PMID: 44202Dec 1, 1979

Changes in transglutaminase activity in an experimental model of pulmonary fibrosis induced by paraquat

British Journal of Experimental Pathology
M GriffinJ Wynne


An experimental model of pulmonary fibrosis has been developed by dosing rats with one-fifth the LD50 dose of the herbicide paraquat on 5 consecutive days. Approximately 50% of the rats died within 4 days of the completion of dosing, showing macroscopic changes and wet weight increases in the lung consistent with severe oedema. Those animals which died between Days 4 and 10 had markedly increased levels of hydroxyproline in the lung, maximum at Day 6, and increased prolyl hydroxylase activity, maximum at Day 4. These changes, together with an increase in thymidine incorporation into DNA, and increased lung DNA content, were consistent with the development of fibrosis. Measurement of transglutaminase activity in the lung showed marked increases at Days 4 and 10 after completion of dosing. This activity paralleled closely the changes in prolyl hydroxylase activity and became increasingly associated with particulate protein present in the "nuclear pellet" fraction. The presence of zymogen plasma transglutaminase trapped in lung homogenates could not be demonstrated but the contribution by the active plasma transglutaminase (Factor XIIIa) to increases shown at Day 4 cannot be ruled out.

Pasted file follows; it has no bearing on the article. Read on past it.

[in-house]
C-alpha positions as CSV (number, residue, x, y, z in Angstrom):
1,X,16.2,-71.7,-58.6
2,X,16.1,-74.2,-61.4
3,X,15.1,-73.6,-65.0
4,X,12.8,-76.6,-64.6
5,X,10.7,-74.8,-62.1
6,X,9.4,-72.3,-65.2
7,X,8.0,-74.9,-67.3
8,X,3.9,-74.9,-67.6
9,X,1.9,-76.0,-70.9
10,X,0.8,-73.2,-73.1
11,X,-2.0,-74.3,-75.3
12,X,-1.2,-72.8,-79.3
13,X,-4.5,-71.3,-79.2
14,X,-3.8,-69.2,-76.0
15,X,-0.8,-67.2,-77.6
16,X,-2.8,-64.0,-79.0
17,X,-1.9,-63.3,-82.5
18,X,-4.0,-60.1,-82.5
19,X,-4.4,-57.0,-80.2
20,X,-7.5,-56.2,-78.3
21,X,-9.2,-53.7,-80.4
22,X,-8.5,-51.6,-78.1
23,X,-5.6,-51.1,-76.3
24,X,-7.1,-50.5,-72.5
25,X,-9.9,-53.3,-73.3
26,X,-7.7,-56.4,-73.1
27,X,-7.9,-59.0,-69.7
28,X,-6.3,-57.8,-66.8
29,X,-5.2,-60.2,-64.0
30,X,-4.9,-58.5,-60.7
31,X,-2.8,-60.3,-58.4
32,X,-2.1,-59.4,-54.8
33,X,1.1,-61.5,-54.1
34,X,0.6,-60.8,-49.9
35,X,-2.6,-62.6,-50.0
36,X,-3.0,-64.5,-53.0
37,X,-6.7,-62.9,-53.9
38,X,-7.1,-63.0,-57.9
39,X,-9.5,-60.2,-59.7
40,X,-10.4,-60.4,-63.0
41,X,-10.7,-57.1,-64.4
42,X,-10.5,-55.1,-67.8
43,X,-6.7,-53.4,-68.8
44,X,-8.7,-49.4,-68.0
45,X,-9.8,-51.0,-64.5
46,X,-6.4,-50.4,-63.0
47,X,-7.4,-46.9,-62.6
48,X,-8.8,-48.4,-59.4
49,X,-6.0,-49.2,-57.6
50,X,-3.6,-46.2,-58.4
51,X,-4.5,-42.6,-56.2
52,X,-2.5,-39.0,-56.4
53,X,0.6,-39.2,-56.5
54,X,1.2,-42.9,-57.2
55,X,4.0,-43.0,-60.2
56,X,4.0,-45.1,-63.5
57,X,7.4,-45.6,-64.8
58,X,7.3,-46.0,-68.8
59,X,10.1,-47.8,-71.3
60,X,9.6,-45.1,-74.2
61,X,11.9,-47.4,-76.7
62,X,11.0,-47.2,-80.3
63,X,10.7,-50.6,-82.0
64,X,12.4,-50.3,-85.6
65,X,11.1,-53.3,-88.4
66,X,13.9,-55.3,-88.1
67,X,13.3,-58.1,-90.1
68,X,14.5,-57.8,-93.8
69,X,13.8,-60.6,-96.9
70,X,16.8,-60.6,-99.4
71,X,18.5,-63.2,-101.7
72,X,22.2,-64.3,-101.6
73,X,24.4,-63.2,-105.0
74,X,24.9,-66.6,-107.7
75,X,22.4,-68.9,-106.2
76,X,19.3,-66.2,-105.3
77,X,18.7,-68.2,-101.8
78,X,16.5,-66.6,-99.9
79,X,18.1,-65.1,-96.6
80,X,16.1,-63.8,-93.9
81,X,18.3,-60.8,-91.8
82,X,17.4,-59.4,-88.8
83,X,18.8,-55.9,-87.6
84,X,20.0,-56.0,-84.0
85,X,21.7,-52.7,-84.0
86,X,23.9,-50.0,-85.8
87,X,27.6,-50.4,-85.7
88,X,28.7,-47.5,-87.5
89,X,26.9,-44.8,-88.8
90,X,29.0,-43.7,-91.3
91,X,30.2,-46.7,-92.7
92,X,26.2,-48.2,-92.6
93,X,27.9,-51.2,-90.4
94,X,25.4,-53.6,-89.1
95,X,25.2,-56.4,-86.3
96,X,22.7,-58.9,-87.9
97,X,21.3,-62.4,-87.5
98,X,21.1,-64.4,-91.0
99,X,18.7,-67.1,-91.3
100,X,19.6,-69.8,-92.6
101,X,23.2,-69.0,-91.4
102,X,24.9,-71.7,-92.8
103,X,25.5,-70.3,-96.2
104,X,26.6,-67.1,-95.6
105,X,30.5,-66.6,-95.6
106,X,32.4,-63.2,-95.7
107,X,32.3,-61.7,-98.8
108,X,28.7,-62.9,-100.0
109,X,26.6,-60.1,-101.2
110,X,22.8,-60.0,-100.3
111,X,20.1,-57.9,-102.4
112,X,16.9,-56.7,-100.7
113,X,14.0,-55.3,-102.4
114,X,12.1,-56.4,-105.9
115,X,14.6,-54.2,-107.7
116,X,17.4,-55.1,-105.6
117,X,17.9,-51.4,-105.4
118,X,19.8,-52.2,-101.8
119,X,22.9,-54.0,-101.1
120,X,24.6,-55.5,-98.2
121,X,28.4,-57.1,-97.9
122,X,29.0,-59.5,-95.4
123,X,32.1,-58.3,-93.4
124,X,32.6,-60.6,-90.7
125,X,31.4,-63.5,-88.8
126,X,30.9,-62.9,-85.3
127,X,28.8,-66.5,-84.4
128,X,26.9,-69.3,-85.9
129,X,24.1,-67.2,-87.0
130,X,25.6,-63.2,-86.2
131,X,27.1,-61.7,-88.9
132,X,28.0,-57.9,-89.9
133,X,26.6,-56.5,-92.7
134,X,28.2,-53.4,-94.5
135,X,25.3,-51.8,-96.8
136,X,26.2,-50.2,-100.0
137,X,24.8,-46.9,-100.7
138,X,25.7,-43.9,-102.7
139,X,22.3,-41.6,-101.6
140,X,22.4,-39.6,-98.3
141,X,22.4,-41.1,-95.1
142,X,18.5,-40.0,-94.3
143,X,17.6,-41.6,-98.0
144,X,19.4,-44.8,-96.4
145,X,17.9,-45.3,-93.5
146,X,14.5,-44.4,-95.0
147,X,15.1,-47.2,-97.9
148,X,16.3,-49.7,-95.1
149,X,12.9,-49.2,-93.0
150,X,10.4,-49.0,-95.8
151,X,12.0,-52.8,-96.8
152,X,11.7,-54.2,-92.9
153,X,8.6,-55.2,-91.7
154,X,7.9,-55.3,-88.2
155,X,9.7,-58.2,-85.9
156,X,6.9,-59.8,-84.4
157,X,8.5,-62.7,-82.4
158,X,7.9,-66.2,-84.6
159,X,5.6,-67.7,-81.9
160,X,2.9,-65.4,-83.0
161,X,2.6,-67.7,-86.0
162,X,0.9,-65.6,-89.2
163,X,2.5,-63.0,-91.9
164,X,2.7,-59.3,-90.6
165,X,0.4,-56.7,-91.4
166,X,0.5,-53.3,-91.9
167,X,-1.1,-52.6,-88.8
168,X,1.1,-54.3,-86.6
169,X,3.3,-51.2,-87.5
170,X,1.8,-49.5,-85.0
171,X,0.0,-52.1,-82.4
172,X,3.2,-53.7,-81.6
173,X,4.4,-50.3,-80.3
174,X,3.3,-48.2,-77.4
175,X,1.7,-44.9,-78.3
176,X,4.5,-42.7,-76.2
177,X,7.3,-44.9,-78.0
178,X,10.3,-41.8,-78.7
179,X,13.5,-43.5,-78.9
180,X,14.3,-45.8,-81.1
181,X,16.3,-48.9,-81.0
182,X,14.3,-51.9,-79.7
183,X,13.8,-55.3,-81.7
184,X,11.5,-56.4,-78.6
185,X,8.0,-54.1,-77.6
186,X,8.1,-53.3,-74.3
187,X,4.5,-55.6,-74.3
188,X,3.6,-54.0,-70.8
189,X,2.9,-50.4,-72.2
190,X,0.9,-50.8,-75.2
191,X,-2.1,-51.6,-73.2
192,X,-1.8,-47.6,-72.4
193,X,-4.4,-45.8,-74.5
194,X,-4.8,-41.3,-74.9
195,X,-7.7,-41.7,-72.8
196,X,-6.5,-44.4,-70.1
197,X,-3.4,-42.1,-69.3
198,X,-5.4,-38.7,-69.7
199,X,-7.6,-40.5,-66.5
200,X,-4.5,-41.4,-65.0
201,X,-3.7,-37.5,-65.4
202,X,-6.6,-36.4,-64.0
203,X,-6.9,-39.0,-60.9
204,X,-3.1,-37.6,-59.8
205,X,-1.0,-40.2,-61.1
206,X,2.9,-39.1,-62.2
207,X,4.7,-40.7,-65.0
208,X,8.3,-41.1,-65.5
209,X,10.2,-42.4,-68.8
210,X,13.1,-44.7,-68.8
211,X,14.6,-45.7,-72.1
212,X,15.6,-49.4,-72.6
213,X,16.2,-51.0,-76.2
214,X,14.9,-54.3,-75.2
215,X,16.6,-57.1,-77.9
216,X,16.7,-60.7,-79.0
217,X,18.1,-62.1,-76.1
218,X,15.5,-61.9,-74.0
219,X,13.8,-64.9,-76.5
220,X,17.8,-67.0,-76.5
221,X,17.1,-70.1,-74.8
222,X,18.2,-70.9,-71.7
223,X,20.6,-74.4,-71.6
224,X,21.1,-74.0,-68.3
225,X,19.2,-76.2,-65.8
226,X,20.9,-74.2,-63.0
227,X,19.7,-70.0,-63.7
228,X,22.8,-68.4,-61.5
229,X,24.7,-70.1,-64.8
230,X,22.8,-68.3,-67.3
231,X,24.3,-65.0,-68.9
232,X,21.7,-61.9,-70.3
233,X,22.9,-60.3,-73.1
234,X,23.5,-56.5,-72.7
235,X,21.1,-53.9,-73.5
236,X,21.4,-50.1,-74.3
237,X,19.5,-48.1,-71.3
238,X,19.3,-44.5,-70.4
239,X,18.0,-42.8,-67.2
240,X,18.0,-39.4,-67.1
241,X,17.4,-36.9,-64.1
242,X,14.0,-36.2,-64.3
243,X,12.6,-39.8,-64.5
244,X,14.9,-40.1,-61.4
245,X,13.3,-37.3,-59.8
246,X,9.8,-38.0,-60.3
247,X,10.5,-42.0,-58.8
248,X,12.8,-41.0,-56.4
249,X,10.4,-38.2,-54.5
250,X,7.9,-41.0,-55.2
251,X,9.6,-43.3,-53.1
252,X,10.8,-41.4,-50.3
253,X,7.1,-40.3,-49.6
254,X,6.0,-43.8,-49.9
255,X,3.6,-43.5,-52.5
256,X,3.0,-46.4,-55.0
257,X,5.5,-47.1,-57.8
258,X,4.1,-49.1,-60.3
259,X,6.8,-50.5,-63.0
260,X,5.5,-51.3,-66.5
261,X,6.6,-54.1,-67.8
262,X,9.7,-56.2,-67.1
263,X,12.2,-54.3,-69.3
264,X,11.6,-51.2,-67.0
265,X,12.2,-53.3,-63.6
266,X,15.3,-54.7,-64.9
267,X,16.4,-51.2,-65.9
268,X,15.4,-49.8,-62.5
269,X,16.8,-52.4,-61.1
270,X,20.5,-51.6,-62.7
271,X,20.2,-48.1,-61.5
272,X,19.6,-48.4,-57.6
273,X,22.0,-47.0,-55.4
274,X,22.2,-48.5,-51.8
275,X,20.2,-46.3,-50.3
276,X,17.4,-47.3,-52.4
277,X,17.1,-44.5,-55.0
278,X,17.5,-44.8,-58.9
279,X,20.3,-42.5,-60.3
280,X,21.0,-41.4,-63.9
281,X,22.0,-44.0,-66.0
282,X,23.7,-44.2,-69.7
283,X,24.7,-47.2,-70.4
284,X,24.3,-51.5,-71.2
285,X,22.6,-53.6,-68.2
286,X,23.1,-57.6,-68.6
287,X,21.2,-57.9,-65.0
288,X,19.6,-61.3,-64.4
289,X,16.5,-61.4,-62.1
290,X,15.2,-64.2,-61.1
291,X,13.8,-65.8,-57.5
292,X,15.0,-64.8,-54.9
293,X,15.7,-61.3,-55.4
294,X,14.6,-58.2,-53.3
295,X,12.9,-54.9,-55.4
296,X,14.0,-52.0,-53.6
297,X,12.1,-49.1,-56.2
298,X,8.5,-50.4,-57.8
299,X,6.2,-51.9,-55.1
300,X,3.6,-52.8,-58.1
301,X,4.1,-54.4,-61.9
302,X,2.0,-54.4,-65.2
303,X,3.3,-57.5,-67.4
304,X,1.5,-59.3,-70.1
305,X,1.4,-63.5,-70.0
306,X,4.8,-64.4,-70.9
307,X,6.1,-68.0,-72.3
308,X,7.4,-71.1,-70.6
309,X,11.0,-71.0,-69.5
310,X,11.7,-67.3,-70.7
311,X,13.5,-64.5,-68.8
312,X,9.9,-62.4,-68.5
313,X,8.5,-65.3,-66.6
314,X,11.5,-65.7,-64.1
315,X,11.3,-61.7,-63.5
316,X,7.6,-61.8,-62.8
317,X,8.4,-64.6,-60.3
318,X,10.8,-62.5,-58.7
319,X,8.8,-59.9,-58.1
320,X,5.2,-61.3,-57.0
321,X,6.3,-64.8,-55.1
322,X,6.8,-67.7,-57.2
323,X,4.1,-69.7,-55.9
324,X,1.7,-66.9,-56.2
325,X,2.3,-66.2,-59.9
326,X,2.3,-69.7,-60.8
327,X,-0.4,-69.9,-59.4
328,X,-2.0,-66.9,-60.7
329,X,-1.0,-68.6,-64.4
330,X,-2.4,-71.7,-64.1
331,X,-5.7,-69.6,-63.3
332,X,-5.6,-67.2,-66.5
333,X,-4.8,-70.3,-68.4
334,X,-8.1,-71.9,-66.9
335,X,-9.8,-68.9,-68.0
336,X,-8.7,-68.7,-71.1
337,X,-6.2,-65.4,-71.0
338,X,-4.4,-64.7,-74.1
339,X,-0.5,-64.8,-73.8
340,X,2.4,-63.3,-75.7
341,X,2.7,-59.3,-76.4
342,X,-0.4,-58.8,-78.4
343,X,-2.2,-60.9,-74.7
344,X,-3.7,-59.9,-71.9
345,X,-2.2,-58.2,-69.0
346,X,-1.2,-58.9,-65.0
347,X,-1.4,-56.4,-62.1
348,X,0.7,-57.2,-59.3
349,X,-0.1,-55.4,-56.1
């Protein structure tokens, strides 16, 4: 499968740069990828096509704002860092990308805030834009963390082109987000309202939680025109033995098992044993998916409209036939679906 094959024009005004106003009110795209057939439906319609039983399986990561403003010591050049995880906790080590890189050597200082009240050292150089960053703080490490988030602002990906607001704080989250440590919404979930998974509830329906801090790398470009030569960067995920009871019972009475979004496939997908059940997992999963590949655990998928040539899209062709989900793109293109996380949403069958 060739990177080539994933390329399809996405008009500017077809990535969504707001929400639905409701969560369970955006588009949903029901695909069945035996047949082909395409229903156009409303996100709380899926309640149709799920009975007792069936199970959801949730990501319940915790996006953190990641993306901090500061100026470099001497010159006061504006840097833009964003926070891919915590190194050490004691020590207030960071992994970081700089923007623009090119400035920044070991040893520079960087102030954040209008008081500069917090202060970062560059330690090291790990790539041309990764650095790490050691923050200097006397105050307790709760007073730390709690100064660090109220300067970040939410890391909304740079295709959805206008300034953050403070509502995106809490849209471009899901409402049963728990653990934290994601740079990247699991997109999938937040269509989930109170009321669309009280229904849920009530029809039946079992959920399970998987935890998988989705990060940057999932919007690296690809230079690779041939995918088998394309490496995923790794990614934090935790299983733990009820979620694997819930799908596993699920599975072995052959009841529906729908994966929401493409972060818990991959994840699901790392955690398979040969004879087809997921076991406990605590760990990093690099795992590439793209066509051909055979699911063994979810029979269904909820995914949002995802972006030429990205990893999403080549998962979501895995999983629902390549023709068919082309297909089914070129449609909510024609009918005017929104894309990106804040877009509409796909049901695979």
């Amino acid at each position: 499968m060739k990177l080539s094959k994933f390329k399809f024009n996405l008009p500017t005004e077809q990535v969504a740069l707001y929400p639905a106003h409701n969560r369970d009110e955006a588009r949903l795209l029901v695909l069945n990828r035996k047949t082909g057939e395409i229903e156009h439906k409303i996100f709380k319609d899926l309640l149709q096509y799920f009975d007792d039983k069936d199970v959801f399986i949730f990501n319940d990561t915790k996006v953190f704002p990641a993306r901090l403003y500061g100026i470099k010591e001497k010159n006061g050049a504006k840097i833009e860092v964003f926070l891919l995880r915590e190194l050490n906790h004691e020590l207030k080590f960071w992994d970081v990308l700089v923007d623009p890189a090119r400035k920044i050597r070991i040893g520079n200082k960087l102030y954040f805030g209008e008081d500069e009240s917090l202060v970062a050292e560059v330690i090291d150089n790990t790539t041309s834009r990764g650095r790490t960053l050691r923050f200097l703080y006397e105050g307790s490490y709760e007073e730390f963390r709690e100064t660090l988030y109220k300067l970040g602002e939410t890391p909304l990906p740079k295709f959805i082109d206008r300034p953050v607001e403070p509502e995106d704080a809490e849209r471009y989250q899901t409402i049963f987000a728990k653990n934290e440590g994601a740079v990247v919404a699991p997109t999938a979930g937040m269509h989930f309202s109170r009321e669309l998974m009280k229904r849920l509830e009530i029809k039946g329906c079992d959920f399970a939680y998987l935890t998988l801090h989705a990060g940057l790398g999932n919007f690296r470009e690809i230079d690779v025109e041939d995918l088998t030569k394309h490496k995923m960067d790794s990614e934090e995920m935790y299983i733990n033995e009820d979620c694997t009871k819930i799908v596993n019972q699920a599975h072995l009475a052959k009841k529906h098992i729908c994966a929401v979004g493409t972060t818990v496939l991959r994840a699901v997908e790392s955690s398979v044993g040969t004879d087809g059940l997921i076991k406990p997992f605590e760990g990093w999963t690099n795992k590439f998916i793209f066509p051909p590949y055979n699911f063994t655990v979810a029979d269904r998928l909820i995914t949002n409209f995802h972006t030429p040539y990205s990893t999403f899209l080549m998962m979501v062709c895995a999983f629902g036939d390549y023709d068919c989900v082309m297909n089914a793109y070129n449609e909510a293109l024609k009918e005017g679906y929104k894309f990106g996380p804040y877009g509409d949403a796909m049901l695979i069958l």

Related Concepts

DNA, Double-Stranded
Gamma-glutamyl transferase
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Procollagen-Proline Dioxygenase
Pulmonary Fibrosis
Subcellular Fractions

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